I picked up Nicholas Sparks' Dear John and almost half way through not a lot of exciting things have happened. A young man home on leave from Iraq meets a college girl and a romance starts. The things they do (the plot) are pretty average, pretty common place, but I'm getting a whole lot on who these people are and what they want and what I think they will do. This is character-driven.

I read Stephen Coonts Saucer about a young man working for an oil company in the desert who uncovers an alien flying saucer. When government troops invade, he gets into the saucer with a young female air force pilot and they manage to fly away with the saucer. You get a little bit about their characters, but the book is mostly a cat and mouse chase to keep the saucer out of government hands and to give the technology to all of mankind. Here the reader wants to know what happens next, will they get away? will they fail? This is a plot-driven novel. I can't quite remember anything about the characters and I didn't walk away with any instant revelations about life or the human condition. And he didn't even have a romance between the two main characters - a bit disappointing.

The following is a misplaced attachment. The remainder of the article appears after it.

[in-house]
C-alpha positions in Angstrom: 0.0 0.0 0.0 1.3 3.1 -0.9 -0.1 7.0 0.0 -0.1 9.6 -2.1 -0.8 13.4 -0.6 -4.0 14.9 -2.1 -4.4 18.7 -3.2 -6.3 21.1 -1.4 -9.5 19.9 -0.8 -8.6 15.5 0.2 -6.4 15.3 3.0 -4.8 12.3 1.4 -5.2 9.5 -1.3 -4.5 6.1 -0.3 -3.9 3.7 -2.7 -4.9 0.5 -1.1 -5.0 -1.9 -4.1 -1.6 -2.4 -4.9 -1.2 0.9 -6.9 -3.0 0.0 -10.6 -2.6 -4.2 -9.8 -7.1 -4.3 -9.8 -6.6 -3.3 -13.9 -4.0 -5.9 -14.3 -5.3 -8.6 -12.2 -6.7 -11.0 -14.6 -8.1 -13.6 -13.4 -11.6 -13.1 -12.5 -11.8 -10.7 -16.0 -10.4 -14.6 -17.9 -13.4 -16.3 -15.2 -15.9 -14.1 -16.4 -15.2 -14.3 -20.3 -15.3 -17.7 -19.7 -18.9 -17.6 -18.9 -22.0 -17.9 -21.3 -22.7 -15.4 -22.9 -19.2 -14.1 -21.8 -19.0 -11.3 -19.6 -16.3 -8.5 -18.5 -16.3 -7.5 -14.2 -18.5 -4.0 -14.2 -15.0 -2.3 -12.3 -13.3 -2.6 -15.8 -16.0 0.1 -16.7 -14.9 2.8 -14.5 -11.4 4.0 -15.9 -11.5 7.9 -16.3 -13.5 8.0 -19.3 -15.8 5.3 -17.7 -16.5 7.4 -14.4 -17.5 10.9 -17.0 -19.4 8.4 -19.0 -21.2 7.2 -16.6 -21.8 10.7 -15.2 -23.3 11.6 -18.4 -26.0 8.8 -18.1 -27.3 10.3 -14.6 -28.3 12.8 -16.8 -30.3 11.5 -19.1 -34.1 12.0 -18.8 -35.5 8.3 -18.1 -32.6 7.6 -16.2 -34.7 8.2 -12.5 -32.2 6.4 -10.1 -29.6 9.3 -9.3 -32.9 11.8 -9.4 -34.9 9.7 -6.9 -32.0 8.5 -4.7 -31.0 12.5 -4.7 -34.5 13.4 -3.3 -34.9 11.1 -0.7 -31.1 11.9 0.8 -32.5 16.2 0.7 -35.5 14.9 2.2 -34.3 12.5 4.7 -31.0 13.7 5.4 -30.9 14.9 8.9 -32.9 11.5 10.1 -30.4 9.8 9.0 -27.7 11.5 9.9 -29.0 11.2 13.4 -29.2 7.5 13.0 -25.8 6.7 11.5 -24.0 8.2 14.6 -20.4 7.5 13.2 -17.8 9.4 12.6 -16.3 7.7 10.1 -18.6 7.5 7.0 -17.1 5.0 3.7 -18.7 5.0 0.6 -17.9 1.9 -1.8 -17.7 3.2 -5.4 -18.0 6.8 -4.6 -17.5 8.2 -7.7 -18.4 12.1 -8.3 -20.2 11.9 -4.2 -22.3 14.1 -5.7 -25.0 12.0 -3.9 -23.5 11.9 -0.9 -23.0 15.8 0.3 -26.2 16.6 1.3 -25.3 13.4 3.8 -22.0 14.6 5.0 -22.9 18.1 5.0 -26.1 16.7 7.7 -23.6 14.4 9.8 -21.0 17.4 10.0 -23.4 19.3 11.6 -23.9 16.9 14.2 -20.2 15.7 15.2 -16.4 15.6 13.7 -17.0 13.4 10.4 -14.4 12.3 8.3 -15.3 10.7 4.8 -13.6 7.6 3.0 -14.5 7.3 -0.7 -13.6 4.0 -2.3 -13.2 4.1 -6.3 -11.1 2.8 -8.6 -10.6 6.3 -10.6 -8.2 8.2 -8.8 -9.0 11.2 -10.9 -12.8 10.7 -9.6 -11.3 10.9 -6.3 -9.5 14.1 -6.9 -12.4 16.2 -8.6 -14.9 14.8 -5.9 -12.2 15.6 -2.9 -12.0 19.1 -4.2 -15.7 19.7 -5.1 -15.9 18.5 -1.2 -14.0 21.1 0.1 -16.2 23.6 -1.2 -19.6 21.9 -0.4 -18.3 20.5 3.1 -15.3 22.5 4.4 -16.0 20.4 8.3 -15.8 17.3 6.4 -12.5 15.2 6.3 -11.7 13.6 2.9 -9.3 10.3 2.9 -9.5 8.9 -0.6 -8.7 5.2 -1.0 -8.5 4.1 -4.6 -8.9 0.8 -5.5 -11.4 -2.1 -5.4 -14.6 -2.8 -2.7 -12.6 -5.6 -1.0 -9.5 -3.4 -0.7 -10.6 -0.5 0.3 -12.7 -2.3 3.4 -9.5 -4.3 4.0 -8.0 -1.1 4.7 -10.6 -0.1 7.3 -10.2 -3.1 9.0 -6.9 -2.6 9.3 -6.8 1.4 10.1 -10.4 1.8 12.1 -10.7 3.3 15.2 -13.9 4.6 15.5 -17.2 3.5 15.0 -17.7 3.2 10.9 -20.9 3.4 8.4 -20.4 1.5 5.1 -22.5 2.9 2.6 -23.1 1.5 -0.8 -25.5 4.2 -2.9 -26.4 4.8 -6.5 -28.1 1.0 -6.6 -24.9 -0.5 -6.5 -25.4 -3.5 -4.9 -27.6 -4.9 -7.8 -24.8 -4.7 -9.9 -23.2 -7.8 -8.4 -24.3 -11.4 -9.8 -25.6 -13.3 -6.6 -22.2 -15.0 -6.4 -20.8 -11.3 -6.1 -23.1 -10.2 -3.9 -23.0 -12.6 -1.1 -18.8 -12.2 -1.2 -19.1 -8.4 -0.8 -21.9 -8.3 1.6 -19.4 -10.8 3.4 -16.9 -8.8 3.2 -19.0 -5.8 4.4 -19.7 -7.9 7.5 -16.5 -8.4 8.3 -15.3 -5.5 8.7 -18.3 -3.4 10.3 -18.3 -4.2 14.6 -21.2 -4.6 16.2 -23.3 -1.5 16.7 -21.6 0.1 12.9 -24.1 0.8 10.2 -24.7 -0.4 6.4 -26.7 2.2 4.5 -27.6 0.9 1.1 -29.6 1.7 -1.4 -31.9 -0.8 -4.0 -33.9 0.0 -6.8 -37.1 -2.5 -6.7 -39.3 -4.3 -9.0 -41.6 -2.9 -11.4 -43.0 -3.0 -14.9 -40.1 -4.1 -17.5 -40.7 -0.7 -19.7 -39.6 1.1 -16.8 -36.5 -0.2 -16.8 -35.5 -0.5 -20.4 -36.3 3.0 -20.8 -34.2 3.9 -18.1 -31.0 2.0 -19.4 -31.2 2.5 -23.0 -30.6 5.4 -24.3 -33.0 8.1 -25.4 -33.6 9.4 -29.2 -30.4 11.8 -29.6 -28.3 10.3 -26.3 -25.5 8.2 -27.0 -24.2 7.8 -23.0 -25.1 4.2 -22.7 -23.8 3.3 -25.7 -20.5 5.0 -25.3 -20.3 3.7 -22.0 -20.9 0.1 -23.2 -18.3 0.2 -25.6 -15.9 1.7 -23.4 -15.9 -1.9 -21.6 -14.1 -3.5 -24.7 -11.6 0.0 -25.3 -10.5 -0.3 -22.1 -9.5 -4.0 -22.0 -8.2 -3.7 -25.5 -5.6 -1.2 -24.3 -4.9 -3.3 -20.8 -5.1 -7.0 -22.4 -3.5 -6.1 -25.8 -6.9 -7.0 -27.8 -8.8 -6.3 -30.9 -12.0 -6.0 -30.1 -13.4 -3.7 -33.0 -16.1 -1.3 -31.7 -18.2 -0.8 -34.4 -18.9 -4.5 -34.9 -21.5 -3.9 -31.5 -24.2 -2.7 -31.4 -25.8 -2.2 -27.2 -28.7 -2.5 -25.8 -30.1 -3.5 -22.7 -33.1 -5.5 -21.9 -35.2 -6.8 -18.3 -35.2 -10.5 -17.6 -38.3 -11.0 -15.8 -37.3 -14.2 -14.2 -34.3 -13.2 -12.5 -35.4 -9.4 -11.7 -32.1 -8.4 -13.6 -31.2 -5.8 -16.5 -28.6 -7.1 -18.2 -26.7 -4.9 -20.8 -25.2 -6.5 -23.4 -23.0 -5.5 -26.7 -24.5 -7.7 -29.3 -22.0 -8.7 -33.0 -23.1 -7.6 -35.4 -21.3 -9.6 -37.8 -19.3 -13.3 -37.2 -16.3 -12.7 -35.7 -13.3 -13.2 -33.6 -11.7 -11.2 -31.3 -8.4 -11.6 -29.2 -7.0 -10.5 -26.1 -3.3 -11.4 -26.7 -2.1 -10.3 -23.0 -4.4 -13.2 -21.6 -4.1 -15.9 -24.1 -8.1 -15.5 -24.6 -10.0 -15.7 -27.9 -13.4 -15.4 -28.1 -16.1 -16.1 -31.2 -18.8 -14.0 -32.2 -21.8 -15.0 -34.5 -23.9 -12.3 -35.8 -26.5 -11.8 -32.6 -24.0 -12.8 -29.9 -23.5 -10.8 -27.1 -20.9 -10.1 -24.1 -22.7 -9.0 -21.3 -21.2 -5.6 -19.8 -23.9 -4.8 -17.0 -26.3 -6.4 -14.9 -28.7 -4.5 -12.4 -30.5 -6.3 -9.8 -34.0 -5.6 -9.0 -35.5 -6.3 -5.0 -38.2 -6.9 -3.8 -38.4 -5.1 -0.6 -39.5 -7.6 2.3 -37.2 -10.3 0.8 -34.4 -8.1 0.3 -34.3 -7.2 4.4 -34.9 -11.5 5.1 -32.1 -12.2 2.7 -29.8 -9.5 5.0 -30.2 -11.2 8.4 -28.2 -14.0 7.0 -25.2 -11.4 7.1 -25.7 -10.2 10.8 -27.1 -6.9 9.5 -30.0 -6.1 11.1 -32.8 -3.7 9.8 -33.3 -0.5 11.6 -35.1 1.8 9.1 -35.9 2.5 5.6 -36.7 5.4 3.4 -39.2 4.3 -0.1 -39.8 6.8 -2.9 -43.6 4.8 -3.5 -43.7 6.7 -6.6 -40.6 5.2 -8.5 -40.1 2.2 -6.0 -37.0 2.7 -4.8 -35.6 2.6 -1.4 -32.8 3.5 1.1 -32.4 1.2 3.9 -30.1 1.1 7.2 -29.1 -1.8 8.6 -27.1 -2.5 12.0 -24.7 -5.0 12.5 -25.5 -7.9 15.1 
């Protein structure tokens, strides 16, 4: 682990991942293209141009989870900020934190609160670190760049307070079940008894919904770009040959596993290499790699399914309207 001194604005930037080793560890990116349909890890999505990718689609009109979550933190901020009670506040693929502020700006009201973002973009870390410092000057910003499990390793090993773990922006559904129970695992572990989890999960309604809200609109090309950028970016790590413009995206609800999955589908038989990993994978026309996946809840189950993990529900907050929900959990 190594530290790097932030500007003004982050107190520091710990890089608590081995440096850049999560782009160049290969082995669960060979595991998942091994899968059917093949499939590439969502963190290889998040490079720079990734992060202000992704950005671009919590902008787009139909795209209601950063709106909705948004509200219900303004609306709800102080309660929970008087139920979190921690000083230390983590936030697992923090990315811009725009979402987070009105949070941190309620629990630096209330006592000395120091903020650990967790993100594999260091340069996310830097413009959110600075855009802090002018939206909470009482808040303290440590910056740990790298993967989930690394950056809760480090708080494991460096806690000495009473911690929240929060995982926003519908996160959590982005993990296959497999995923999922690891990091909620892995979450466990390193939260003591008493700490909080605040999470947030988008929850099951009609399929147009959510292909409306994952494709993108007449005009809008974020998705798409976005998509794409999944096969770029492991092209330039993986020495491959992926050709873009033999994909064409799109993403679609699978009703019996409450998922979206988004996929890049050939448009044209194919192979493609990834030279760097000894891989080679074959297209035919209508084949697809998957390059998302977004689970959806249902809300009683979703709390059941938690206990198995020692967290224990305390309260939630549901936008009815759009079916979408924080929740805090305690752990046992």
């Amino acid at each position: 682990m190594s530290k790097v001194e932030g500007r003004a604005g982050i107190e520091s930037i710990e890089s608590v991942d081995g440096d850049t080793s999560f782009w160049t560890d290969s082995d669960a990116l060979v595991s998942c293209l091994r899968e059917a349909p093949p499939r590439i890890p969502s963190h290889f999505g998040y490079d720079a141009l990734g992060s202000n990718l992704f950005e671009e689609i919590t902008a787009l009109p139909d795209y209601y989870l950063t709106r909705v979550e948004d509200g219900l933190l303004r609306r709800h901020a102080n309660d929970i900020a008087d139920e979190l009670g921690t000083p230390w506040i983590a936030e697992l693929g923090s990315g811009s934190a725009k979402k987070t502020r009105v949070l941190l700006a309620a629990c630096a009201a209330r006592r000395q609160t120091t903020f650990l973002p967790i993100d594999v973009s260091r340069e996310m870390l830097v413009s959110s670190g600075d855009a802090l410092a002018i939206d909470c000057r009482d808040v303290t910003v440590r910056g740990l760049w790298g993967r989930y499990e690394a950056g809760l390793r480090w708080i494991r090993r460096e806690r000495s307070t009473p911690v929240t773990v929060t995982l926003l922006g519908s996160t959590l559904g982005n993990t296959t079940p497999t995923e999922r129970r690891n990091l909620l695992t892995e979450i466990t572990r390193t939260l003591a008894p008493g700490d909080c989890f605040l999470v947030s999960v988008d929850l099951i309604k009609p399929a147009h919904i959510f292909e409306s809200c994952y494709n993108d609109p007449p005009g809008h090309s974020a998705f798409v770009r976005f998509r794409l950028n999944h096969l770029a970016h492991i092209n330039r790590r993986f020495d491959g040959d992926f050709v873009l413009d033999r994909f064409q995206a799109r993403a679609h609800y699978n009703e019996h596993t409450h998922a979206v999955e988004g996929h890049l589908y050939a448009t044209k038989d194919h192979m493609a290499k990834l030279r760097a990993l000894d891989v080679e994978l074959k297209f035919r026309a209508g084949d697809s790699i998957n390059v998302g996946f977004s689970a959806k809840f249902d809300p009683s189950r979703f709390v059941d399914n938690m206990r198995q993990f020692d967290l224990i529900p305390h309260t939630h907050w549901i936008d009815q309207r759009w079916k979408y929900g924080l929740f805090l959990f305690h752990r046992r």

One thing is for certain - what captures my interest in any book is the writing. Golden's writing in Geisha is addictive; I read the first page and couldn't put it down. Coonts' writing is ok, but there were some parts where he used what I assumed were California clich├ęs and I was totally clueless. Crichton's writing is ok also, but I read his work for the concepts and technology rather than a visceral revelation about humanity.

Where do you think the publishing gems are today? In plot or character-driven novels?

Click here to post your comment.

Saturday

Email or Snail an Agent?